"By clicking on "I AGREE" below, you indicate your acceptance of the
software programs included on this distribution under the terms and
conditions of the licenses applicable to each of them. You will be
permitted to install and use the software programs included on this
distribution only if you click "I AGREE" below. "
This is being disputed in some courts, accepted in some. It's unclear
what law it uses. Contract law? Can I say "By reading this sentence,
you agree to obey me"? To what extent are clickwraps valid?
Clickwraps were introduced because those companies wanted to place
restrictions on the use of the program, with an EULA.
With free, open source software, we want to *reduce* restrictions.
Copyright law was too restrictive? Why, let's invent copyright
licenses like the GPL.
Patent law too restrictive? Why, let's invent patent licenses that
allow people to use the software without paying royalties!
> I recognize that many people in the open source movement wish the law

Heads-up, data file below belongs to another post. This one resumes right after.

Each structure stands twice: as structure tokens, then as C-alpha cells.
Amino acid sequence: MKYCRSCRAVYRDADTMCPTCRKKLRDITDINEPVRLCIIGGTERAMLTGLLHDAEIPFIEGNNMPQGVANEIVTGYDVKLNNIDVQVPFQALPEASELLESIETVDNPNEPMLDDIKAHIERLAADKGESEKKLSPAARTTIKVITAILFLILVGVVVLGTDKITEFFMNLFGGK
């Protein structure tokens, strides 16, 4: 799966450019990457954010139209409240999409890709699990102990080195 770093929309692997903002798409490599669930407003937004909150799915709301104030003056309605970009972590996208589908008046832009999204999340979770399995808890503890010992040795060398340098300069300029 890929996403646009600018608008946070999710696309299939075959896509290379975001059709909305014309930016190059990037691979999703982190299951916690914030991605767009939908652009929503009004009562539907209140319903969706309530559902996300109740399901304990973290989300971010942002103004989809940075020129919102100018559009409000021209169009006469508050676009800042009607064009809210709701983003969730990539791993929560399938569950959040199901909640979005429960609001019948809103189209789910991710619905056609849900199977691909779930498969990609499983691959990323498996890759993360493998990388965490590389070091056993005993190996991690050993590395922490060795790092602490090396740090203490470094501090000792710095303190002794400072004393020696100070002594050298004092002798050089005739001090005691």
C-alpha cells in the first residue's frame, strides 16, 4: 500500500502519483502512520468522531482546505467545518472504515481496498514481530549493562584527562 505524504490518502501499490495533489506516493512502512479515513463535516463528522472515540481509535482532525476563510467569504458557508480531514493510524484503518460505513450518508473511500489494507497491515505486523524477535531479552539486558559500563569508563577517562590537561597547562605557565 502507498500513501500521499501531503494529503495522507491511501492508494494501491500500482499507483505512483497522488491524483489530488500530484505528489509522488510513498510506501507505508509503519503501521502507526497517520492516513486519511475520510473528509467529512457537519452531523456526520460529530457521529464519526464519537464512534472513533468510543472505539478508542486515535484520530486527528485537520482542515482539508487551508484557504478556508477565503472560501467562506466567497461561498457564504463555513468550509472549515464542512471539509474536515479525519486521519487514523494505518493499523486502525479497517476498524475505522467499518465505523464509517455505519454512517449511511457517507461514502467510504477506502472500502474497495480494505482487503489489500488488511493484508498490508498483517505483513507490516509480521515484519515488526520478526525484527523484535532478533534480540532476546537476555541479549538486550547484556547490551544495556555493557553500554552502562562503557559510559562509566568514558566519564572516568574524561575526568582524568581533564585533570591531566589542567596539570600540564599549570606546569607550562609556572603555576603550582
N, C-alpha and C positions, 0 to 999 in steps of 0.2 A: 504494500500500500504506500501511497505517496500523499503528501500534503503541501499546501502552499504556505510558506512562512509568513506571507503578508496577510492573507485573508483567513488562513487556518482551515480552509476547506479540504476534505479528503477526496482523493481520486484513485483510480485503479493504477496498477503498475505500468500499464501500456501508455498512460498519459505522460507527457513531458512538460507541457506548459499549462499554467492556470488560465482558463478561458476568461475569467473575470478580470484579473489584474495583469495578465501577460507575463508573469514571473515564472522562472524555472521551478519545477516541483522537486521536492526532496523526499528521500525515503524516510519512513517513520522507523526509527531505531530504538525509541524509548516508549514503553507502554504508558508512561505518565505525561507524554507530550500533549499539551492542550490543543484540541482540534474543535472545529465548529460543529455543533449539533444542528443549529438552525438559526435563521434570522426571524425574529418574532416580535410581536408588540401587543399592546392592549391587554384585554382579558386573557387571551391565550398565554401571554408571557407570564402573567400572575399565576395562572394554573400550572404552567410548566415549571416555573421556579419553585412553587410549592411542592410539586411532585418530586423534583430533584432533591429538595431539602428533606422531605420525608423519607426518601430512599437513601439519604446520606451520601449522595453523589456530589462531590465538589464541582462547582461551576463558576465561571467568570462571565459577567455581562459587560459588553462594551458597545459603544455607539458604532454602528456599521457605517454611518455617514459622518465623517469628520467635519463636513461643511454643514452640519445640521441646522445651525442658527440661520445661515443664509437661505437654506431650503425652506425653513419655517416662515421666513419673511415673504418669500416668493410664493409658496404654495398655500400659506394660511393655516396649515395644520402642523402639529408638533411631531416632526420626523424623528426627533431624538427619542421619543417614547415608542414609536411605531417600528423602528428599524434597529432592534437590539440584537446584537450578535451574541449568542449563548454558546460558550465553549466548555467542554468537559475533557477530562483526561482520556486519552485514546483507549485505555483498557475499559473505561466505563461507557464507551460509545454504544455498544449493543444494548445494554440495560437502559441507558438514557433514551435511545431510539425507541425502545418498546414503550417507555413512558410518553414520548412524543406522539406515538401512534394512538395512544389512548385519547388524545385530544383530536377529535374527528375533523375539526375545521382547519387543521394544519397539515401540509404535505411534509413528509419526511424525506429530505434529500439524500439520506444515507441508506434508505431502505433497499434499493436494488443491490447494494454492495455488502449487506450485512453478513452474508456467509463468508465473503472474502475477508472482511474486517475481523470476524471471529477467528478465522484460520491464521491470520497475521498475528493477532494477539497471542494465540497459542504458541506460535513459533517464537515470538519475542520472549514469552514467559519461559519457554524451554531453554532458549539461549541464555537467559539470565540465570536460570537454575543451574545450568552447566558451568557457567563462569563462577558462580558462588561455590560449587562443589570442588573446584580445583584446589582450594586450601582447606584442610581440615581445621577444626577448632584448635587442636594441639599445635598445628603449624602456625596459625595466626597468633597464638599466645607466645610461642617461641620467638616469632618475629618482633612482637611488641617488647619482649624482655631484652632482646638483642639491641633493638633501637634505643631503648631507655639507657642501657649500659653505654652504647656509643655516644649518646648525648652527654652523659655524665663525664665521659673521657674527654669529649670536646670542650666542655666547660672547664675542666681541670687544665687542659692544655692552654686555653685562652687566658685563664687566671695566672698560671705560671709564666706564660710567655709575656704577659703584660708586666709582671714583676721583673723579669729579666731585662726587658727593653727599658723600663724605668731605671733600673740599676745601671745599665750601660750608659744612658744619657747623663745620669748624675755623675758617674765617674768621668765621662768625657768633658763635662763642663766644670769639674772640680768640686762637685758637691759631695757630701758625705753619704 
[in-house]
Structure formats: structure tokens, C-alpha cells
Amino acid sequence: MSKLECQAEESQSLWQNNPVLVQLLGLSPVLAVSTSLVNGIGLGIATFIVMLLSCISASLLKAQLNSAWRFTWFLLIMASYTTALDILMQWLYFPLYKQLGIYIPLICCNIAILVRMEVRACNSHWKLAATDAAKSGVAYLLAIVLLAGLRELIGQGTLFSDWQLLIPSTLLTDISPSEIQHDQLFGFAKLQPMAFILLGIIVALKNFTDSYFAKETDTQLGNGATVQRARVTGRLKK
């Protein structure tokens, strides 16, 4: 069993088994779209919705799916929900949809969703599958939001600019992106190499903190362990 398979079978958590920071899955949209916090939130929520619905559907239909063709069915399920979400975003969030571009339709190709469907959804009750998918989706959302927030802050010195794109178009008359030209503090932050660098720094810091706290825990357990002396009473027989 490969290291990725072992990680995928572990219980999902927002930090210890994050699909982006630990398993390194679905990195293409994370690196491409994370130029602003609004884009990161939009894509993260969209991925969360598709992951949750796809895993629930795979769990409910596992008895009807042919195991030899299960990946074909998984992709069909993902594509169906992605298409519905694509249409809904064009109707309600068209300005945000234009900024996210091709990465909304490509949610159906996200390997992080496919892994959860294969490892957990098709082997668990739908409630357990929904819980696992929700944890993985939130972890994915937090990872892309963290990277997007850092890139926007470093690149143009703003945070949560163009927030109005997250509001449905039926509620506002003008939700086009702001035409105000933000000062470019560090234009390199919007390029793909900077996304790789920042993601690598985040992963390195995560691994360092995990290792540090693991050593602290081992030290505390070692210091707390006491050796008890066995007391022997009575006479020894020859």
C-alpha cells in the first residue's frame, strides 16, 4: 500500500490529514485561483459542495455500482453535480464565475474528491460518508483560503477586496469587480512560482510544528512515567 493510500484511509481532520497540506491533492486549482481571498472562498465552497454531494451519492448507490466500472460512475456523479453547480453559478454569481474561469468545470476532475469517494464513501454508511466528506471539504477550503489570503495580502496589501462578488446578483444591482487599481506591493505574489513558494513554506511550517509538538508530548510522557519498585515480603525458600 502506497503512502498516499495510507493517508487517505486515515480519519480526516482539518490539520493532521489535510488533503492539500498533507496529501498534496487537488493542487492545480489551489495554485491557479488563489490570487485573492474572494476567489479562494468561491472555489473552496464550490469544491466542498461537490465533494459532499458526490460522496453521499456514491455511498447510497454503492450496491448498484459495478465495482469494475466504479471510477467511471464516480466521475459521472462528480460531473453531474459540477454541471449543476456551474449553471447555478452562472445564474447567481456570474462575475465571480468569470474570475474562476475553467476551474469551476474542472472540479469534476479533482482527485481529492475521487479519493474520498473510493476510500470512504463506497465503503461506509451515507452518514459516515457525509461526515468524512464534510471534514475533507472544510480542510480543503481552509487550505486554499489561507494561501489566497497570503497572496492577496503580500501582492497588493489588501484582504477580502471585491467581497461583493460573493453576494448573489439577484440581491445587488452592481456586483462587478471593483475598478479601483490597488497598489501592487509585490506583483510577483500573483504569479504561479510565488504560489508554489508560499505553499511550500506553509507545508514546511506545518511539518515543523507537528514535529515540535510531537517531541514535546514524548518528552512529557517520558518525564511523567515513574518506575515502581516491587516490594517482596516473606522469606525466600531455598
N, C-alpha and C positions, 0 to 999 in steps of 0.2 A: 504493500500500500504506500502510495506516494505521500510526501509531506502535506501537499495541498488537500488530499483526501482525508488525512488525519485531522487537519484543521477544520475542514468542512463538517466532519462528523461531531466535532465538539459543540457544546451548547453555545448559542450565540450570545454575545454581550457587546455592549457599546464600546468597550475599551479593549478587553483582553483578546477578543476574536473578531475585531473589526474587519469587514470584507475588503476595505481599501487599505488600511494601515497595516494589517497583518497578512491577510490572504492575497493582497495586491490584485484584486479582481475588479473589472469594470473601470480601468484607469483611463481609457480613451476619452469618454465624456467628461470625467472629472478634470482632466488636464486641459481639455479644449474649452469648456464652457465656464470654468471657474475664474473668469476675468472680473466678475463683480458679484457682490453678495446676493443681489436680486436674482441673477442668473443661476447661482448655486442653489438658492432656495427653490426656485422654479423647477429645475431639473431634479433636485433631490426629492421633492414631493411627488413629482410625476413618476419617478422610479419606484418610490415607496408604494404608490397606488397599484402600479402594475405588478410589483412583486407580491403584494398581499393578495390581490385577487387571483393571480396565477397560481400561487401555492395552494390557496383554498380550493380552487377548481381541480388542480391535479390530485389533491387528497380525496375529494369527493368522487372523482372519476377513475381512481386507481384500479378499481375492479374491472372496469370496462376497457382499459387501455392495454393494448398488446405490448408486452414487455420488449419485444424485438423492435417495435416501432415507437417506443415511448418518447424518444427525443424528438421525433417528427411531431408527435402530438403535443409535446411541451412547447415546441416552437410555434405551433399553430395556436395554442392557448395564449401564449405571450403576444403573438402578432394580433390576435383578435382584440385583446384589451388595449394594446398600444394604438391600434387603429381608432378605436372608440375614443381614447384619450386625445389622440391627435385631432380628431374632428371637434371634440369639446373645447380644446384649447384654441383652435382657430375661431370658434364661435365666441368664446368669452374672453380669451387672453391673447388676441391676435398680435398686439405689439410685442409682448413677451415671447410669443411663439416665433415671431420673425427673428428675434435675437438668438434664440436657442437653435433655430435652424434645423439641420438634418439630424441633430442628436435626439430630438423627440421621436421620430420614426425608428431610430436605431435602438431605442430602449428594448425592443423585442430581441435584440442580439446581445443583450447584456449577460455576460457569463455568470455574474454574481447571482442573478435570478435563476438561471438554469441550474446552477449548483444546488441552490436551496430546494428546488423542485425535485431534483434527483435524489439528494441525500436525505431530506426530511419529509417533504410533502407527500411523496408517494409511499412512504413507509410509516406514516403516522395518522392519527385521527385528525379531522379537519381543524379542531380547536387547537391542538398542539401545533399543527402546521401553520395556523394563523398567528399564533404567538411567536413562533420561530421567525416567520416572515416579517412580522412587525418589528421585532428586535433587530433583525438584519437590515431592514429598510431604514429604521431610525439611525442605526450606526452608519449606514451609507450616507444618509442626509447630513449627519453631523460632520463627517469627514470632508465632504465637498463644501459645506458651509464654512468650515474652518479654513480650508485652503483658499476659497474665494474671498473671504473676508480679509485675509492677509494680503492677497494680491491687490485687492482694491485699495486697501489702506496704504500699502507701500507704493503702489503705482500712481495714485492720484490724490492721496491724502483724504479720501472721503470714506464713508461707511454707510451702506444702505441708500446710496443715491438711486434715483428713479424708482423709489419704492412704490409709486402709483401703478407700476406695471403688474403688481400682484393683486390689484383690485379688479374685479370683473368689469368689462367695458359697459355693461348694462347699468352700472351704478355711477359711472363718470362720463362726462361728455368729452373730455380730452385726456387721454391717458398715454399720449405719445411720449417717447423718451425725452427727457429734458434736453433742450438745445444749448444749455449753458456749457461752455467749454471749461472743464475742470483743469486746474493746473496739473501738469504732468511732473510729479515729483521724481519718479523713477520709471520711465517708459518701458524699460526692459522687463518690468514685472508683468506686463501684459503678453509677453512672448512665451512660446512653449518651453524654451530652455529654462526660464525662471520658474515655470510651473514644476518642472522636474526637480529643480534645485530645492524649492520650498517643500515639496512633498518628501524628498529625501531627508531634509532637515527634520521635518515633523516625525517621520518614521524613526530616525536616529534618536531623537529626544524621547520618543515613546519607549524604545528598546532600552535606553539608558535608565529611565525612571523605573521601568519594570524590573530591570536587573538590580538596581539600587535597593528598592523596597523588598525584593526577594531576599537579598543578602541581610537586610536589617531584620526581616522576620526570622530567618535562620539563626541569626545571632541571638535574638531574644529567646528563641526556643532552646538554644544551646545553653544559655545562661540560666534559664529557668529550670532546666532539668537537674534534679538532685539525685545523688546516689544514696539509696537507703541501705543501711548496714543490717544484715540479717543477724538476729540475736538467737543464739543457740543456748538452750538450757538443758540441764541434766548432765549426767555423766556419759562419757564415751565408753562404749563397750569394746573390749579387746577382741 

> were otherwise. Wishing doesn't make it so.
Yeah, that's what licenses are for.
still hopeful to be of service,
Sunnan (if I sound rude it's cause I just spilled cucumber on my floor. ;) )
> > -----Original Message-----
> > From: Sunnanvind Fenderson [mailto:sunnanvind at fenderson.com]
> > Sent: Thursday, August 08, 2002 8:39 PM
> > To: lrosen at rosenlaw.com
> > Cc: sunnanvind at fenderson.com
> > Subject: Alternative to click wrap license
> > Hi, would you please forward this to licence-discuss? I saw
> > the draft on NewsForge, it said "send comments to
> > license-discuss". license-discuss at what? What's the adress
> > to the list? I found a list to the archive but the adress was
> > not immediately obvious there either. I did read some
> > messages on this topic.
> > I don't even know what software the discussion is about.
> > Anyway. I assume you already have a patent license shipped
> > with the package that grants the users right to use (etc..)
> > the program. (Have you seen the one at
> > http://www.fsmlabs.com/openpatentlicense.html -- the creation
> > of which the FSF was somewhat involved with?)
> > I also assume you have a copyright license (for example, the
> > GNU GPL) shipped with the package.
> > Now, you don't need (and can't really have) a clickwrap that